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City Prepares For Last Rush Of Submissions

Transport remains the “hot” issue for Aucklanders making submissions on Auckland City Council’s draft 2000-2001 Annual Plan.

More than a third of the 200-plus submissions received so far call for transport improvements, ranging from rapid transit and new roads to improved street signs, cycle lanes and walkways.

The Council expects the number to double by the time its consultation on the draft Annual Plan closes next Tuesday (23 May). Submissions will be considered by the Council at its June meeting, before the plan is adopted.

Chairperson of the Finance & Property Committee, Cr Kay McKelvie, says the Council is looking particularly for people’s views on its proposal to increase rates by 1.8 per cent, the rate of inflation.

A substantial portion of the increase would be put into a new dedicated public transport fund. The Council has already put aside $5 million from a special airport dividend received earlier this year.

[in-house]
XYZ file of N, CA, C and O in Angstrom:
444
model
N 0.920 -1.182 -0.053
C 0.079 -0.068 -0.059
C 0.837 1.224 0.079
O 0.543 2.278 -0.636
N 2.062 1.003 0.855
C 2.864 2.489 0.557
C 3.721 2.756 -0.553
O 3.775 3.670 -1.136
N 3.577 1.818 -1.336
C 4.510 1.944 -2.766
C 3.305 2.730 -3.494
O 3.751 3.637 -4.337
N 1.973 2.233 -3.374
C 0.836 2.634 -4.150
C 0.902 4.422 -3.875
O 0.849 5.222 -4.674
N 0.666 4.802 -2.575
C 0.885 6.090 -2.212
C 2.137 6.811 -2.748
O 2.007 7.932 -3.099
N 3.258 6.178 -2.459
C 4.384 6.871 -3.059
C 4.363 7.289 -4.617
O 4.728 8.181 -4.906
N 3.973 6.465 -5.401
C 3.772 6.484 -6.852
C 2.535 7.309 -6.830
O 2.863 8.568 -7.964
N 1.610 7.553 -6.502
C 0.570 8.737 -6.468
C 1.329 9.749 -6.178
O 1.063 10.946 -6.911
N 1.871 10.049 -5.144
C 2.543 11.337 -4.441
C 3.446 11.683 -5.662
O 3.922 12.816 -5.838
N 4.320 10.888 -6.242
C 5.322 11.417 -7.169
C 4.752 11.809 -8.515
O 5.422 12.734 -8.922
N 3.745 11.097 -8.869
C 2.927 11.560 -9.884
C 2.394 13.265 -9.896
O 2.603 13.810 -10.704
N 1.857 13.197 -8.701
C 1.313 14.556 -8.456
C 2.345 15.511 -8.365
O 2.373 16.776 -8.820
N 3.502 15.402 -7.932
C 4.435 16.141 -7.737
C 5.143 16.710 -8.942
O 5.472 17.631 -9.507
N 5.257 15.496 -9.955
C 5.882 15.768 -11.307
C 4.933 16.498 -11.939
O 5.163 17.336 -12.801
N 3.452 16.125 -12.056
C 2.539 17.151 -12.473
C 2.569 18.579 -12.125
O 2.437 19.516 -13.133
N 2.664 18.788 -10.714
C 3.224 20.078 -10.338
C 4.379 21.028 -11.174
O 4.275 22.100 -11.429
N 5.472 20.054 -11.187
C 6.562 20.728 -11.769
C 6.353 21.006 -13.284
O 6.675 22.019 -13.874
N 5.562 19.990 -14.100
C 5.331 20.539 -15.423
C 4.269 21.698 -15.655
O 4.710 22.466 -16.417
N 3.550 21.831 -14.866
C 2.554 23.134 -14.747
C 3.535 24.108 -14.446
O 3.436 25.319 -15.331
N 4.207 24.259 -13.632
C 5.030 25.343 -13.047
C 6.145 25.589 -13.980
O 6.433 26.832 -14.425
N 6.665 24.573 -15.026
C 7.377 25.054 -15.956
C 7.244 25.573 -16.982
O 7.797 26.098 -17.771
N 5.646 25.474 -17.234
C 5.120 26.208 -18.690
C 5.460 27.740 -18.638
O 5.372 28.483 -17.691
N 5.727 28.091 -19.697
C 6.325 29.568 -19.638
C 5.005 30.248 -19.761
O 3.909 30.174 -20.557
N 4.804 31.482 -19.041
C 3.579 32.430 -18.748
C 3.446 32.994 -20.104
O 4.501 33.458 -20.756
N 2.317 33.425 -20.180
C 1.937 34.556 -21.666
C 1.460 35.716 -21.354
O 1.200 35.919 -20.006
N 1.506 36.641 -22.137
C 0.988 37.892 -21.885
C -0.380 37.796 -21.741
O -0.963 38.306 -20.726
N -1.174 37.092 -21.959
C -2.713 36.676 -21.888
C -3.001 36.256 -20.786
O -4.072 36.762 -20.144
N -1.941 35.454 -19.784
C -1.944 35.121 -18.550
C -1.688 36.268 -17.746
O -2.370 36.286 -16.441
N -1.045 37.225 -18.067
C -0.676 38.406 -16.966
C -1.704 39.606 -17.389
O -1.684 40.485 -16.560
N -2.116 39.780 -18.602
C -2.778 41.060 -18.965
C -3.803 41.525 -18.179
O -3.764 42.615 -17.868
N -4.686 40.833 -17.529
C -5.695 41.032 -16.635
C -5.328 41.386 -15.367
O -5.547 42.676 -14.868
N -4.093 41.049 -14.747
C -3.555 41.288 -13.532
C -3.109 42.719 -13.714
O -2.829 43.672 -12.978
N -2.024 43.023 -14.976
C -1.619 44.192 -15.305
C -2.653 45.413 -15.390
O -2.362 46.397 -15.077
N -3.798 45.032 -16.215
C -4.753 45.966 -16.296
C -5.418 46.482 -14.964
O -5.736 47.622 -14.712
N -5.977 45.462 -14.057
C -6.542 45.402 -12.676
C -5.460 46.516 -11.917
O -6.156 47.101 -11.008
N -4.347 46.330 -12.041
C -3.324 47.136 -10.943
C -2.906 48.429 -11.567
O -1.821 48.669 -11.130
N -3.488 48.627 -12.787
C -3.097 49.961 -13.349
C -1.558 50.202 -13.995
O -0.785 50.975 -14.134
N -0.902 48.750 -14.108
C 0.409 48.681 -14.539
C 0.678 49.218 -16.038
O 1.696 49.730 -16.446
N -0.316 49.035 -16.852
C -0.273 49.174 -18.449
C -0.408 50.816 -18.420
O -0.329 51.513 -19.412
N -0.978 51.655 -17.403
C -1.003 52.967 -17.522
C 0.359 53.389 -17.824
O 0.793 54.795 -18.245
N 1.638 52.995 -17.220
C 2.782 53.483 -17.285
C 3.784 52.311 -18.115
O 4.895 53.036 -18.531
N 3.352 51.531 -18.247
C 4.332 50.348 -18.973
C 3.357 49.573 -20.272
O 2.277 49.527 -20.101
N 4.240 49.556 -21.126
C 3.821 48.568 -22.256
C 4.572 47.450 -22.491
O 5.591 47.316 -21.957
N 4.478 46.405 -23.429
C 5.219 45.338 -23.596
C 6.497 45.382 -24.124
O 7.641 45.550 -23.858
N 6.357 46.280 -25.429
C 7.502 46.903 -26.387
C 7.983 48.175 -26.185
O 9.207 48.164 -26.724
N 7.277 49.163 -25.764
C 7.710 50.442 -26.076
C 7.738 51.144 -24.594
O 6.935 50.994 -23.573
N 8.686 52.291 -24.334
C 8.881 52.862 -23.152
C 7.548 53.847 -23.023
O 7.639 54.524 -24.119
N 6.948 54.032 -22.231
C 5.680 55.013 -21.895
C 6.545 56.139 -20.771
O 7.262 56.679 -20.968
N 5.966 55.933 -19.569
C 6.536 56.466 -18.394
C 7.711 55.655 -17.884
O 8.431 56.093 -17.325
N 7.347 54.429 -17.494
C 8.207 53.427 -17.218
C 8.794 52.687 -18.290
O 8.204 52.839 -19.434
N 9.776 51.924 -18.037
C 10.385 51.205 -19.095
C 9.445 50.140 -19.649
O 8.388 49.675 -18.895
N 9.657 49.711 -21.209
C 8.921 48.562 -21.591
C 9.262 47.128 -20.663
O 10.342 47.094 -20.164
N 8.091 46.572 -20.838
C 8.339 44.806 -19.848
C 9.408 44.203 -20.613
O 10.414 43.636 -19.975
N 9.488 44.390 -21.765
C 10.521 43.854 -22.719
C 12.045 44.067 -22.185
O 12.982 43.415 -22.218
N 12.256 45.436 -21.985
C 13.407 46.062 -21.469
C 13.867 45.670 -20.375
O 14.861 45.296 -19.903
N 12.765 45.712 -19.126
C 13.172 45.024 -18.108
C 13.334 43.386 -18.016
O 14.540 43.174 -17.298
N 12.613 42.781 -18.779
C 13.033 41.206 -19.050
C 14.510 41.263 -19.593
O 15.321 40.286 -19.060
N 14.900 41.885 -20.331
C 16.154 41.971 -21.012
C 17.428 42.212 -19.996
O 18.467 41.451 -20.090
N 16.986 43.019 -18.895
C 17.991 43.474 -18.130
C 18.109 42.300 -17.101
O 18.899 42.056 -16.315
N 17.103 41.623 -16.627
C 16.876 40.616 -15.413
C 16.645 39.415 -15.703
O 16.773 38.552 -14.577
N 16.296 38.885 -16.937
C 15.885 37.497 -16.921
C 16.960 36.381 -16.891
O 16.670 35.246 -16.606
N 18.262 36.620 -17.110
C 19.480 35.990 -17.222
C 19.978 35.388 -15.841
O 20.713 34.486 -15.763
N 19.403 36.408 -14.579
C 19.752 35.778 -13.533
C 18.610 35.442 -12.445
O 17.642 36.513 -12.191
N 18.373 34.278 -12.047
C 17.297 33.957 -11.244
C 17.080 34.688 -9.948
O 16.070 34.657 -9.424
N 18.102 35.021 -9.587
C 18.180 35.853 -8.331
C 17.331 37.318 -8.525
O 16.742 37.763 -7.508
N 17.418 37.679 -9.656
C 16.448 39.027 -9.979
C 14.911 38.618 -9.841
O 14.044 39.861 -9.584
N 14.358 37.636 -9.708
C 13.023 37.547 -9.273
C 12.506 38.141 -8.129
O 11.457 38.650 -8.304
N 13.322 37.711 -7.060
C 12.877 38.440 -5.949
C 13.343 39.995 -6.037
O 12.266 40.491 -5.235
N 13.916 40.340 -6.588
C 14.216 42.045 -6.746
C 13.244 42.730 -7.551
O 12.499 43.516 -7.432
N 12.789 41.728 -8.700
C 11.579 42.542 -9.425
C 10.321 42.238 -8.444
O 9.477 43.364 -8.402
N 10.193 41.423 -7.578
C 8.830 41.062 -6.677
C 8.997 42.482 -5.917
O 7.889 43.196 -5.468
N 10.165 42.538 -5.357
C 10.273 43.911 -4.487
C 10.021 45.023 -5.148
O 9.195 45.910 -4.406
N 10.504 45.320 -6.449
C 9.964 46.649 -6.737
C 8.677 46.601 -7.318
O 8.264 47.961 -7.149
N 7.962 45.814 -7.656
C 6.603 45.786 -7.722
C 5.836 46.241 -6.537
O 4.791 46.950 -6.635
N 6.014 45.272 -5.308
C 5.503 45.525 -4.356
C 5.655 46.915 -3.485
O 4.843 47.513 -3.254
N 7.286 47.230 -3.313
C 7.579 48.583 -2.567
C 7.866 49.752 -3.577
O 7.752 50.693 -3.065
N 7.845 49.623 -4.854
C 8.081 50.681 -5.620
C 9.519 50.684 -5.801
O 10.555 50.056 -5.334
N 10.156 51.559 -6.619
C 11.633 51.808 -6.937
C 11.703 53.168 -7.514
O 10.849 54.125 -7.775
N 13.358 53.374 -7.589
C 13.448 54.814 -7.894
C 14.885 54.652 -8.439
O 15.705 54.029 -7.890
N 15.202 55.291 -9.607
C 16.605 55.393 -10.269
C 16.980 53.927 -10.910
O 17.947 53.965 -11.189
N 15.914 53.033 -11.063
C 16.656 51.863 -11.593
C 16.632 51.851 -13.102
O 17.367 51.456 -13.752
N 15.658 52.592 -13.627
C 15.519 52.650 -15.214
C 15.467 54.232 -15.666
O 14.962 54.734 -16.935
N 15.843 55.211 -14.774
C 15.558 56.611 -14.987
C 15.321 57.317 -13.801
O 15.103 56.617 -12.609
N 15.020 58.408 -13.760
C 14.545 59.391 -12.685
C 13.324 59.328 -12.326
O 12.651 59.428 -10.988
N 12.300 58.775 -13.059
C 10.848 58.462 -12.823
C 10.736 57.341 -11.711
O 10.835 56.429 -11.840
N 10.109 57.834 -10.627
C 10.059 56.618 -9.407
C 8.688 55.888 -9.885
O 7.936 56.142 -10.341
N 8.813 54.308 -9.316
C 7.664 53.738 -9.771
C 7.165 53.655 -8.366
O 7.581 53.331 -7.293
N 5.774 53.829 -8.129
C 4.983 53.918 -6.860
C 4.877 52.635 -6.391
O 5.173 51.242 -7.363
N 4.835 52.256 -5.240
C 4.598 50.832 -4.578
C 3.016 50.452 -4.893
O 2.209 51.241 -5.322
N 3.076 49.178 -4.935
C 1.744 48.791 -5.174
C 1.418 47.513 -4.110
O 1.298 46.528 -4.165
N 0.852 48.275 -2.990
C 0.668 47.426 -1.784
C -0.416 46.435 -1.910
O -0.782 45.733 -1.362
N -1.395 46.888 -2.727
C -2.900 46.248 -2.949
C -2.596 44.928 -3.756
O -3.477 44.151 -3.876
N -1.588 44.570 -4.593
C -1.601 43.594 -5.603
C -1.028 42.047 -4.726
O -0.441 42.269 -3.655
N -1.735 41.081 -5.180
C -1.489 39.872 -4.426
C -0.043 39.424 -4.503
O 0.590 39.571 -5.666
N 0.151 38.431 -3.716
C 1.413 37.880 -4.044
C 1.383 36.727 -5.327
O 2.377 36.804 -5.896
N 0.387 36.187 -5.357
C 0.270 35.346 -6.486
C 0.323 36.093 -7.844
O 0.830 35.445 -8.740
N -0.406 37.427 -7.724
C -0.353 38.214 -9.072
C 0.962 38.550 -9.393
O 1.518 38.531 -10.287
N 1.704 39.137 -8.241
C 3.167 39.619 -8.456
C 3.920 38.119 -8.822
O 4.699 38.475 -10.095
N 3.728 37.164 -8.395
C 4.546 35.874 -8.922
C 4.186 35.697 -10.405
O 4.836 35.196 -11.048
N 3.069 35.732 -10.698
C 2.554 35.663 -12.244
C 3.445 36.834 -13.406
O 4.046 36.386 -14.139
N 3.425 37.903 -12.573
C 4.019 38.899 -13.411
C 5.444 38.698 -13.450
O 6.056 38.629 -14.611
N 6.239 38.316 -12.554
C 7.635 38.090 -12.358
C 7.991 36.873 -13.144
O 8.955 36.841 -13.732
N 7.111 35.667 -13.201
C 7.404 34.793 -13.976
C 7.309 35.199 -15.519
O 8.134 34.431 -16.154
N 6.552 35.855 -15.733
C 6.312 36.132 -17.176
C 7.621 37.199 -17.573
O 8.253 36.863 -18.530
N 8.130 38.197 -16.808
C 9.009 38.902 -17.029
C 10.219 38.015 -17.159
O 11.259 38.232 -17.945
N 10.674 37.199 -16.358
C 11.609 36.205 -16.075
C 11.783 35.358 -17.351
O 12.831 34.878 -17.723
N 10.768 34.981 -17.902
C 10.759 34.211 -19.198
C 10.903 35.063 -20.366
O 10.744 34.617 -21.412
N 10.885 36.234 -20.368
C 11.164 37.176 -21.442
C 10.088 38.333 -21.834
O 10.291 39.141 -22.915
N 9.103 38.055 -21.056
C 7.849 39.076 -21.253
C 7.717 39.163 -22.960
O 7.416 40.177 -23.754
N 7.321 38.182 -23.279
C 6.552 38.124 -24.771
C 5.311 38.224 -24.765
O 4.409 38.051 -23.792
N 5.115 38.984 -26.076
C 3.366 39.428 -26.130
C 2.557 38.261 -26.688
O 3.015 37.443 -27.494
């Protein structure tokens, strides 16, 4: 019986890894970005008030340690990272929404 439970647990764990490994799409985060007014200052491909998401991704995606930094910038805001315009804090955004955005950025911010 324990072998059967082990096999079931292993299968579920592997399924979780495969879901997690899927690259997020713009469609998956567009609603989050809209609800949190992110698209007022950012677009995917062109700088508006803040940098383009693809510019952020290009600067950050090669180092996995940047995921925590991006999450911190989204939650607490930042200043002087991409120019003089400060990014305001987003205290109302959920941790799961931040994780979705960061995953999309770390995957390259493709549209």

“Our aim is to have approximately $20 million in the fund in three years, so that we are in a position to fund major public transport initiatives when they have been finalised.

Some of the $4.4 million generated by the proposed rate increase may contribute to development of an indoor arena at Quay Park.

Cr McKelvie says the Council is also seeking public feedback on its proposal to provide more assistance to community groups. The proposed budget allocates an additional $1.5 million for community development activities and community arts programmes.

Consultation on the draft Annual Plan closes at 4.30pm on Tuesday (23 May) and submissions will be considered by the Council in June, before it adopts the final Plan.

Cr McKelvie says it is important that people understand that a 1.8 per cent rates increase would not necessarily result in a 1.8 per cent increase in people’s rates bills.

In response to submissions to previous draft Annual Plans, the Council plans to lower businesses’ share of the total rates bill. As a result, the overall increase for residential ratepayers would be 3.7 per cent. CBD non-residential rates would decrease by 1.9 per cent overall, while other non-residential rates would increase by 1.3 per cent overall.

The impacts of these increases on individual rates bills would vary according to changes in those properties’ valuation, as a result of last October’s citywide revaluation.

Ends

For more information contact

Cr Kay McKelvie
Ph 846 7076 or 025 279 6448

© Scoop Media

 
 
 
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